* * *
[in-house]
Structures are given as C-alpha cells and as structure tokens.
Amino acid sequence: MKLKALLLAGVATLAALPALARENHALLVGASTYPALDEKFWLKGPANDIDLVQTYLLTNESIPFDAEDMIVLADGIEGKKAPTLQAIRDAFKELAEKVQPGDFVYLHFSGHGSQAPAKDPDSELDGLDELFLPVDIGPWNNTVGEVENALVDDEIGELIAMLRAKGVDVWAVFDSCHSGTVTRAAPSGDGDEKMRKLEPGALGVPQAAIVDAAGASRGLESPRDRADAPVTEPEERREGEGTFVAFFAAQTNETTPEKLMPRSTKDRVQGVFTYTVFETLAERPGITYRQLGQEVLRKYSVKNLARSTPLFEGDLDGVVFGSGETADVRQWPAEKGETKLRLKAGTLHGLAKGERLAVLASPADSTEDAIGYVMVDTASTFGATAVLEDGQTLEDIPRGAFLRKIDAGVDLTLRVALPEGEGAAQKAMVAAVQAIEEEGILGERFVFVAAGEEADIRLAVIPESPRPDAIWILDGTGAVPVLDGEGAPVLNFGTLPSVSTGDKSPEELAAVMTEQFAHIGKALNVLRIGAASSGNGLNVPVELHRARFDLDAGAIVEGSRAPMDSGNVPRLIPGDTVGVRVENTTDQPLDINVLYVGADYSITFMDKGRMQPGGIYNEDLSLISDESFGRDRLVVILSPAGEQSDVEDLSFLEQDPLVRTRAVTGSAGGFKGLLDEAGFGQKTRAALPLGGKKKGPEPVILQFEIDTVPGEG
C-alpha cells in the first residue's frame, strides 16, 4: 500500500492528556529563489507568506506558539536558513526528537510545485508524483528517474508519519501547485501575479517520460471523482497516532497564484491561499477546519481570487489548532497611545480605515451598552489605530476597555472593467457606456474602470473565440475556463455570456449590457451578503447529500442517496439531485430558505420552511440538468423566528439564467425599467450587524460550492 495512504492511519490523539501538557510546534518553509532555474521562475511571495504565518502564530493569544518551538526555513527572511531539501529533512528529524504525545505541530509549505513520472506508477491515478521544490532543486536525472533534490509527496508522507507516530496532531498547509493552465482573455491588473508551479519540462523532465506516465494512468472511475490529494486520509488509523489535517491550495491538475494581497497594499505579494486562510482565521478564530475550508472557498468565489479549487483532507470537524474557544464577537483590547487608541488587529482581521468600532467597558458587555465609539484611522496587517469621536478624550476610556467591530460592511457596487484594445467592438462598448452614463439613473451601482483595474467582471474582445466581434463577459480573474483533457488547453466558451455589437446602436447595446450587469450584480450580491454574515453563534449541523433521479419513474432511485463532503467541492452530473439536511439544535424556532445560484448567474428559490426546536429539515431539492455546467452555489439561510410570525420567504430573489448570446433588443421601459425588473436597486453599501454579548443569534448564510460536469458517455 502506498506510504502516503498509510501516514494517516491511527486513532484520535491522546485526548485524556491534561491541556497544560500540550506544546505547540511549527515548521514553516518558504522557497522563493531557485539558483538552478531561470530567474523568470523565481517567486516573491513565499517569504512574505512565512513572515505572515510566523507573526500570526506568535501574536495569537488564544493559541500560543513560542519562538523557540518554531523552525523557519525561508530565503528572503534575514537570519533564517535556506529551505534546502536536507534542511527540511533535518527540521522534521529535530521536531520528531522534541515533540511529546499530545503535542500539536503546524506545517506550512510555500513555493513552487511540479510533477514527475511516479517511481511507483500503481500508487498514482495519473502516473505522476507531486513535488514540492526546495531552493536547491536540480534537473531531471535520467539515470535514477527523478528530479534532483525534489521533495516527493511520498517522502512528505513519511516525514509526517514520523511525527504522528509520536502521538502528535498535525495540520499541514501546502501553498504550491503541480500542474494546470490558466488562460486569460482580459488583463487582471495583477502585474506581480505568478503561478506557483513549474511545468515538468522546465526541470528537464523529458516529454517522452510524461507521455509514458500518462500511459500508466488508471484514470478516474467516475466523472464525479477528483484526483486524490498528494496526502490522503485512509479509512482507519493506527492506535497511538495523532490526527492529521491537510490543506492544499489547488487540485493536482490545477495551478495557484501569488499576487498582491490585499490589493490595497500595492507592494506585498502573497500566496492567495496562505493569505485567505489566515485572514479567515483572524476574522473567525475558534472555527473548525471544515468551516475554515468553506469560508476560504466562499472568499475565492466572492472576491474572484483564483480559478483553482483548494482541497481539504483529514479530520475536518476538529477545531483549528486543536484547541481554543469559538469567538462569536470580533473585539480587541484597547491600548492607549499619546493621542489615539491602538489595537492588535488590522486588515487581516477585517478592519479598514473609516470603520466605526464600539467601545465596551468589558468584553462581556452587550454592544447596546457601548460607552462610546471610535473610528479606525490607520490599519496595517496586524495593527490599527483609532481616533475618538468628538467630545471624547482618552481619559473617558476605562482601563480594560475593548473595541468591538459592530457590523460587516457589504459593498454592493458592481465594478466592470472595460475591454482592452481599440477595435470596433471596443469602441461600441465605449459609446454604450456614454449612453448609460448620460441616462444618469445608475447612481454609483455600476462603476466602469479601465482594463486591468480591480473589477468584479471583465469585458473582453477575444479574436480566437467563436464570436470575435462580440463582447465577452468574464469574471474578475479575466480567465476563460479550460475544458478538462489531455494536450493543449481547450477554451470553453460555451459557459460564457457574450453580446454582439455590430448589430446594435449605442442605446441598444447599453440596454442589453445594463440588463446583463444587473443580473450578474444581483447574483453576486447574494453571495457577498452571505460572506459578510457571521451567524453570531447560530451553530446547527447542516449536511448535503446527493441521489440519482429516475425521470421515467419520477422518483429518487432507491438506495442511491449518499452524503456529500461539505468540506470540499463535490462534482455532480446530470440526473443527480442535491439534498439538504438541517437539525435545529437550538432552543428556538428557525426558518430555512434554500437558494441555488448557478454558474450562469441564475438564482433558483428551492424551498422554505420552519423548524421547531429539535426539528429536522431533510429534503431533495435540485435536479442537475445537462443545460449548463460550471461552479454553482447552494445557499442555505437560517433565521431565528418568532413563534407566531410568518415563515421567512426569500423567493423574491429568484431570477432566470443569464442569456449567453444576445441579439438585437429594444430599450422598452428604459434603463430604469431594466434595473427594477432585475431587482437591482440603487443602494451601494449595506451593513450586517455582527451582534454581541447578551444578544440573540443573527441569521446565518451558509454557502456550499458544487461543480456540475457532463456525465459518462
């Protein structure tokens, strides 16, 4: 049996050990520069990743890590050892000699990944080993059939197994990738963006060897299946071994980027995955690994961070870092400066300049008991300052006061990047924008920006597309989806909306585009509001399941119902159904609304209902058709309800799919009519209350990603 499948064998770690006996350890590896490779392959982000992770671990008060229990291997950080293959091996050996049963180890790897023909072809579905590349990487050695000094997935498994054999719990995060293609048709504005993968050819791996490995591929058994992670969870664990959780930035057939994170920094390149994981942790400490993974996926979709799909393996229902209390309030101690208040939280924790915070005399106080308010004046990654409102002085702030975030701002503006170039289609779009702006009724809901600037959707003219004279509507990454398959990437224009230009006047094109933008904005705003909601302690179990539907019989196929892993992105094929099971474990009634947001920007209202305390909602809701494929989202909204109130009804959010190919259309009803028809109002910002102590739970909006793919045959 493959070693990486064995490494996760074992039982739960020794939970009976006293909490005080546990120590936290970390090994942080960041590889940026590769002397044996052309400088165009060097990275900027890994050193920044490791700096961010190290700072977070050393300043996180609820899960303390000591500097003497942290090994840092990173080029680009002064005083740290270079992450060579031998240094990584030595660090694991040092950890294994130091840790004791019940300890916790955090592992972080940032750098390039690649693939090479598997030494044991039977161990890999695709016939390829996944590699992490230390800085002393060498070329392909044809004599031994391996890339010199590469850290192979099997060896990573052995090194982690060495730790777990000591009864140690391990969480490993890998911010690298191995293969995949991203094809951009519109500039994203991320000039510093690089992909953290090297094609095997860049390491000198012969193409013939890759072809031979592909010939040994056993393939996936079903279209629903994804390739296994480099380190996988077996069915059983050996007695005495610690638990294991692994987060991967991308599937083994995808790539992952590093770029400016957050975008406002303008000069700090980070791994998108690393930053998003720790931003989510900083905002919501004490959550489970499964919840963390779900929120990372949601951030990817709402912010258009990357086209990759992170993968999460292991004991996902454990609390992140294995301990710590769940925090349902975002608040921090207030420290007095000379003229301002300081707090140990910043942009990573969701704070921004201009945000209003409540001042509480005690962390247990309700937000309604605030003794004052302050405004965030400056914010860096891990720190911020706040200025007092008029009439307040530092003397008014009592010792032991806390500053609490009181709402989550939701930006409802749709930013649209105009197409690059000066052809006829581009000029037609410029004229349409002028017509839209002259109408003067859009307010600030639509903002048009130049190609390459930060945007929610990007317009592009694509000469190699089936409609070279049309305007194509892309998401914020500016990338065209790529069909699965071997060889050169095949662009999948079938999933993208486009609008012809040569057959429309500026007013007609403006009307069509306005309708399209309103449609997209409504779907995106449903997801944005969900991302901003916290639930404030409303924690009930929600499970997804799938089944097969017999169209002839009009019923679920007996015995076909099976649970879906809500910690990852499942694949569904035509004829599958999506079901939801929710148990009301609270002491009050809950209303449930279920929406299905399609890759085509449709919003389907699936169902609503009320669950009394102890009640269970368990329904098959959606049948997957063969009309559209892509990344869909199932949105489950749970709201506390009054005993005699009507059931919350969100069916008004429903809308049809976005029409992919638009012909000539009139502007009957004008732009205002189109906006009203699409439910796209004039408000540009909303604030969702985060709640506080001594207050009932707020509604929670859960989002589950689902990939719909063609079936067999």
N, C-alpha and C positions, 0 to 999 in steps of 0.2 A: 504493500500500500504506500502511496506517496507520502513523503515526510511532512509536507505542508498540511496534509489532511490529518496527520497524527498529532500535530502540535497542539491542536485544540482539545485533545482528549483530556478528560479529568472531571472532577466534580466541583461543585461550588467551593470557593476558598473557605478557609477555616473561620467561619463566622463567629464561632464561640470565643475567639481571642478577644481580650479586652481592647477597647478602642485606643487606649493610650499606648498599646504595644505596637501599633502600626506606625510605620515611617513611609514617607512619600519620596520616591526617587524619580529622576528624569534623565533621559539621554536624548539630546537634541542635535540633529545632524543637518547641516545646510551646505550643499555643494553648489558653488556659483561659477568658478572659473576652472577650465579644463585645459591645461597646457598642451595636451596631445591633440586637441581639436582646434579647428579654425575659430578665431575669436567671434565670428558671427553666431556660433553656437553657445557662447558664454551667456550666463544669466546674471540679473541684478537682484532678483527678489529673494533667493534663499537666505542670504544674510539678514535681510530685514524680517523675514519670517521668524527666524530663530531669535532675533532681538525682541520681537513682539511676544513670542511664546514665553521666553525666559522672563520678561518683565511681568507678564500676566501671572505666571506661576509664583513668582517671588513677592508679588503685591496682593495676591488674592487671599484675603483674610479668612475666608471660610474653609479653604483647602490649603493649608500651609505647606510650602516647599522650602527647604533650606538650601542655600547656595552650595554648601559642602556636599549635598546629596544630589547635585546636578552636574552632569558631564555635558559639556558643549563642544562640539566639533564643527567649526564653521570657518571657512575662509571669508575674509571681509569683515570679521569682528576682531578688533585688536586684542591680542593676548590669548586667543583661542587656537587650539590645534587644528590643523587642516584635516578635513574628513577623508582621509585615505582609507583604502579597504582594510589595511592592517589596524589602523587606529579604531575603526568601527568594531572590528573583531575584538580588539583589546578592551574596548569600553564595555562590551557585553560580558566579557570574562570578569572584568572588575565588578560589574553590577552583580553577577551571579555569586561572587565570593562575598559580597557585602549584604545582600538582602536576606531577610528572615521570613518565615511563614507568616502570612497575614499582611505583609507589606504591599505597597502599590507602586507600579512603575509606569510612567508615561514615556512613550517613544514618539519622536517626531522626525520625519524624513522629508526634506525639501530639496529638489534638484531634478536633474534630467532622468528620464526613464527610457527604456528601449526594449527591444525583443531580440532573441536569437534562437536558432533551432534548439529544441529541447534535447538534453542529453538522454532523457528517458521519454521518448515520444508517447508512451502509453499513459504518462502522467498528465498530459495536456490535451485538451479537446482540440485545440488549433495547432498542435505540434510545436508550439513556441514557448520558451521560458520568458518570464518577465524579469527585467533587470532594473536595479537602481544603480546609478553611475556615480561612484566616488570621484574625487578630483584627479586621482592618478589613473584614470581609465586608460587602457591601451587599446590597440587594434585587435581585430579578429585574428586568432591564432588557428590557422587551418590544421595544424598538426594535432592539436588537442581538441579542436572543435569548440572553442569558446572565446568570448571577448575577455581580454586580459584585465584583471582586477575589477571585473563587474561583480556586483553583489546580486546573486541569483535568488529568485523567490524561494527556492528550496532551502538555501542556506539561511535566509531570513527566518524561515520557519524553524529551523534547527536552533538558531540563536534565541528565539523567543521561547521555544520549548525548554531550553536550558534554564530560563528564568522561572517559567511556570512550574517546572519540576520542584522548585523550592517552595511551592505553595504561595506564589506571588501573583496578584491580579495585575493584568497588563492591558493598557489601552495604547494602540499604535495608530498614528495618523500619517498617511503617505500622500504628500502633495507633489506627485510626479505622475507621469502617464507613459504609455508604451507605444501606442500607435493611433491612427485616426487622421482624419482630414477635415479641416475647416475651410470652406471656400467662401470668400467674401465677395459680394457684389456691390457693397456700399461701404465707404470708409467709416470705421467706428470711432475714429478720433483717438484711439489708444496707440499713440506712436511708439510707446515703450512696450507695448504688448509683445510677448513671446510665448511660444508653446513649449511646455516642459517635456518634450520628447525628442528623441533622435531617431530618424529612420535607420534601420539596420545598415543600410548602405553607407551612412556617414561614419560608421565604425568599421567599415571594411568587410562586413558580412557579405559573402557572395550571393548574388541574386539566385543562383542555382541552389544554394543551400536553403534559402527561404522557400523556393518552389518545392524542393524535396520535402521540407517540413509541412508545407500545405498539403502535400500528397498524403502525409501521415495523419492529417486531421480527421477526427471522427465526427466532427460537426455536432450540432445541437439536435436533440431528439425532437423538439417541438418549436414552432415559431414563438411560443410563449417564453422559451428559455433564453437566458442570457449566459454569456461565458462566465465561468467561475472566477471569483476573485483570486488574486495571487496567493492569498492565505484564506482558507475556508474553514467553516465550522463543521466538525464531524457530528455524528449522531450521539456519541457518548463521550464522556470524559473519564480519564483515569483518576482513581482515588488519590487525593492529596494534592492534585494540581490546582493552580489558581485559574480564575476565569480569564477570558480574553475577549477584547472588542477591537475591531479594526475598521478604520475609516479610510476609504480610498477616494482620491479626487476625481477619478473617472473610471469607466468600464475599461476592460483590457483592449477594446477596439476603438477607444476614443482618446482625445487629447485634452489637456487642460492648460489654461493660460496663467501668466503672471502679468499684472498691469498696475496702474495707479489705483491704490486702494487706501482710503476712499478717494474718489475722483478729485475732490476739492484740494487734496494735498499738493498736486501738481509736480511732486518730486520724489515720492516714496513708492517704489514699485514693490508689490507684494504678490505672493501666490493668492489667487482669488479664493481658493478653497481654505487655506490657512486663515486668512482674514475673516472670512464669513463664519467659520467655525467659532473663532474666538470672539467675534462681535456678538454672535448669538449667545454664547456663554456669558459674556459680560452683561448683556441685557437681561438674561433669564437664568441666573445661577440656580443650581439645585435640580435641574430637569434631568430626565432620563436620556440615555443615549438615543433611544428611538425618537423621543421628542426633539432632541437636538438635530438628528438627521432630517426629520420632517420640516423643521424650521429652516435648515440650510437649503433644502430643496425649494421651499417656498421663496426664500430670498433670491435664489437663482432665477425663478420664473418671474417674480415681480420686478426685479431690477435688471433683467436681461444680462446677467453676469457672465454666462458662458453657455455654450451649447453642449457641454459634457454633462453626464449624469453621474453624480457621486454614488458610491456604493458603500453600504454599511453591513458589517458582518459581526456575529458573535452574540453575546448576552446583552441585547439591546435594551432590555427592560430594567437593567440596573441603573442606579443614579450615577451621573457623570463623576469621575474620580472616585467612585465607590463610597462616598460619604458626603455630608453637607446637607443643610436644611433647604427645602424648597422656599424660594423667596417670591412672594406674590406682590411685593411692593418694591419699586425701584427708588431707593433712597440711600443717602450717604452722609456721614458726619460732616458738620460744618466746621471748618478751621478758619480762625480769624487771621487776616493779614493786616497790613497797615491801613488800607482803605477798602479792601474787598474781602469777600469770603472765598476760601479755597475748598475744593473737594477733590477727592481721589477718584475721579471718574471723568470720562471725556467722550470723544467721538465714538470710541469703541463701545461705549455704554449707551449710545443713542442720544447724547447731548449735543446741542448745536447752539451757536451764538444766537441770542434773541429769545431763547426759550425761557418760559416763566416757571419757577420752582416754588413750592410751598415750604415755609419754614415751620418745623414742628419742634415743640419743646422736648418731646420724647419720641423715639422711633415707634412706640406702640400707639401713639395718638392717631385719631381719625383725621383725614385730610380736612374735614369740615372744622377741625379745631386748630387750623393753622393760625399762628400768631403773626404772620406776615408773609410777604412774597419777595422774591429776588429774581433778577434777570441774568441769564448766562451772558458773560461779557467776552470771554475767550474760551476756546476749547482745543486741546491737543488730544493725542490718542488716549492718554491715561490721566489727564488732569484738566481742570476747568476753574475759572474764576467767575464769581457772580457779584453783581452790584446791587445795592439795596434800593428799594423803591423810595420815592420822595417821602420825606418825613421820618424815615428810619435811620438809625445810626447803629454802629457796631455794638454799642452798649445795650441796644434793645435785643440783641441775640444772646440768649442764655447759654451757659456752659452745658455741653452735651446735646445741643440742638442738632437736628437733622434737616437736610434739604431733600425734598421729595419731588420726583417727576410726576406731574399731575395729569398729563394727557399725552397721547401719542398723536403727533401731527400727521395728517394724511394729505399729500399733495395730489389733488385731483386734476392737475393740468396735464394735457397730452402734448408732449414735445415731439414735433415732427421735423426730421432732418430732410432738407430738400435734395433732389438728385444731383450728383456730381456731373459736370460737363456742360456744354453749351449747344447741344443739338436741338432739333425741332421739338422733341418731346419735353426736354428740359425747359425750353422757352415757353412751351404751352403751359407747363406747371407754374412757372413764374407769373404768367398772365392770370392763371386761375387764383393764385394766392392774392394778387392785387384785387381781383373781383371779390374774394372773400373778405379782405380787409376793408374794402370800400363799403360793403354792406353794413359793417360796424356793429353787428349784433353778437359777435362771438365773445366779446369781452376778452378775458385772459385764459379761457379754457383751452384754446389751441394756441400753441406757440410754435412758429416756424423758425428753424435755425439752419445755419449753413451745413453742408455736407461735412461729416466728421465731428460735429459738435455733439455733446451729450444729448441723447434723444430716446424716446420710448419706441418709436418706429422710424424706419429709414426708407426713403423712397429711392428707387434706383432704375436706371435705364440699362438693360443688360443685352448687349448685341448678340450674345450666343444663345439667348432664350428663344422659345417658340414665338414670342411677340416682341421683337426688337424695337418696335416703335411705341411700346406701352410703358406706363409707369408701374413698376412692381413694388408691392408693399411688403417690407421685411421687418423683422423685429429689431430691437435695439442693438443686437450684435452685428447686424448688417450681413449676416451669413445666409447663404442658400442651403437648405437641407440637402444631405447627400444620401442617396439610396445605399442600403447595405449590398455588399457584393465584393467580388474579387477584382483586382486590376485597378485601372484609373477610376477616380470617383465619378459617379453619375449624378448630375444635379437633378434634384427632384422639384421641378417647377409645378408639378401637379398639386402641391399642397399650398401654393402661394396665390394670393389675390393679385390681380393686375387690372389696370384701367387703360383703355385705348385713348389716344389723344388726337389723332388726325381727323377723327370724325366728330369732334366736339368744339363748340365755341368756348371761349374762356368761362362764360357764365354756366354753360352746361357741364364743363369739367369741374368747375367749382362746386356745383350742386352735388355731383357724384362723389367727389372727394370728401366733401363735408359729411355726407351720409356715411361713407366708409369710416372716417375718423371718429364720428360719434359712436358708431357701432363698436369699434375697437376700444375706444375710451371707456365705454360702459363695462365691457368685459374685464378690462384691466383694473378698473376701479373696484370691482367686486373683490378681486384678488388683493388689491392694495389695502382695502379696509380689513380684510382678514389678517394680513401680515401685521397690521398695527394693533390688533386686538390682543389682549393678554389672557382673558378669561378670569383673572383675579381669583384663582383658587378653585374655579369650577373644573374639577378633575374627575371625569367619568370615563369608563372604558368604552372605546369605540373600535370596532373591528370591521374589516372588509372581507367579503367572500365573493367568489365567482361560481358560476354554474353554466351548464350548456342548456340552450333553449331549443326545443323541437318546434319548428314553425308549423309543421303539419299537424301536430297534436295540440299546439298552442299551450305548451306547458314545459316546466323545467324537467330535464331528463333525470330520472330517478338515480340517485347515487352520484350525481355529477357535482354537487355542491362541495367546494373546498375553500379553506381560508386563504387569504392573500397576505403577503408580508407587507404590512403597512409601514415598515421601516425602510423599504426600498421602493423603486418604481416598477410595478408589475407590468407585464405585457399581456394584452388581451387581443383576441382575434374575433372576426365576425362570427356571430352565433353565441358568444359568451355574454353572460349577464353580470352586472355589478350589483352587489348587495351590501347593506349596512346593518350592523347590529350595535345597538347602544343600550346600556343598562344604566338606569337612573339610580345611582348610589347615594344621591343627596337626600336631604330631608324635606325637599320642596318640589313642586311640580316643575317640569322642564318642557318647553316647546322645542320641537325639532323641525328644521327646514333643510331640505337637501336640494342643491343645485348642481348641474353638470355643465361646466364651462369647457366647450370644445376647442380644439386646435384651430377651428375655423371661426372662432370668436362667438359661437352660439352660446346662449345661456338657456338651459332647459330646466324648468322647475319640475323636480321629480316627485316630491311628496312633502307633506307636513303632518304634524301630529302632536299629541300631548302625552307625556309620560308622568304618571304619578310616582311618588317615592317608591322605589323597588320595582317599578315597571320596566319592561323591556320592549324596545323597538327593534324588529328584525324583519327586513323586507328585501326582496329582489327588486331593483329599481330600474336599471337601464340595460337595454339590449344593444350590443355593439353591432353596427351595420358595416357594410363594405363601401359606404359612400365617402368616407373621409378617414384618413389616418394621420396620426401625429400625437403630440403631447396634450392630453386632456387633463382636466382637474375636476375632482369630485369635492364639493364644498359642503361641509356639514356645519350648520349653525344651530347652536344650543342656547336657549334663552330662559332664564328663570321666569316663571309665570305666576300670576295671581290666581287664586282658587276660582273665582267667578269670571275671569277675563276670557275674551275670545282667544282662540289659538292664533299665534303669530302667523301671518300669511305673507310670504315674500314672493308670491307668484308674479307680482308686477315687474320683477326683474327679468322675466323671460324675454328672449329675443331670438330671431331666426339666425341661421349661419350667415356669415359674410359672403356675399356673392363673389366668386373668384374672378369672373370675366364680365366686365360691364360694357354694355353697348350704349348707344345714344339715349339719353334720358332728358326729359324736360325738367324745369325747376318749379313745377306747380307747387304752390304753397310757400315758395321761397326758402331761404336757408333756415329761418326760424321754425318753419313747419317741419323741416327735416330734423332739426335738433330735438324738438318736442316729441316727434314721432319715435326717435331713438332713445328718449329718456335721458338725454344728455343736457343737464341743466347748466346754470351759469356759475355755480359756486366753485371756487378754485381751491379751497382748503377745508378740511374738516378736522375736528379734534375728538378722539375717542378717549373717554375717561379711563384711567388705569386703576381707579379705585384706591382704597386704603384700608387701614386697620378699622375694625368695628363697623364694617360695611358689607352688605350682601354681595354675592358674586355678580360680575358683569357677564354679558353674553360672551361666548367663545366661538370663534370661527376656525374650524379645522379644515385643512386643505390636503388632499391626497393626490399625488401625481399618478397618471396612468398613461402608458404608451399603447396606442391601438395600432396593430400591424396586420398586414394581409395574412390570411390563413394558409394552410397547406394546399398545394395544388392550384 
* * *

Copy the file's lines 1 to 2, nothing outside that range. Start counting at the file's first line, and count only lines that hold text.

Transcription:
[in-house]
Structures are given as C-alpha cells and as structure tokens.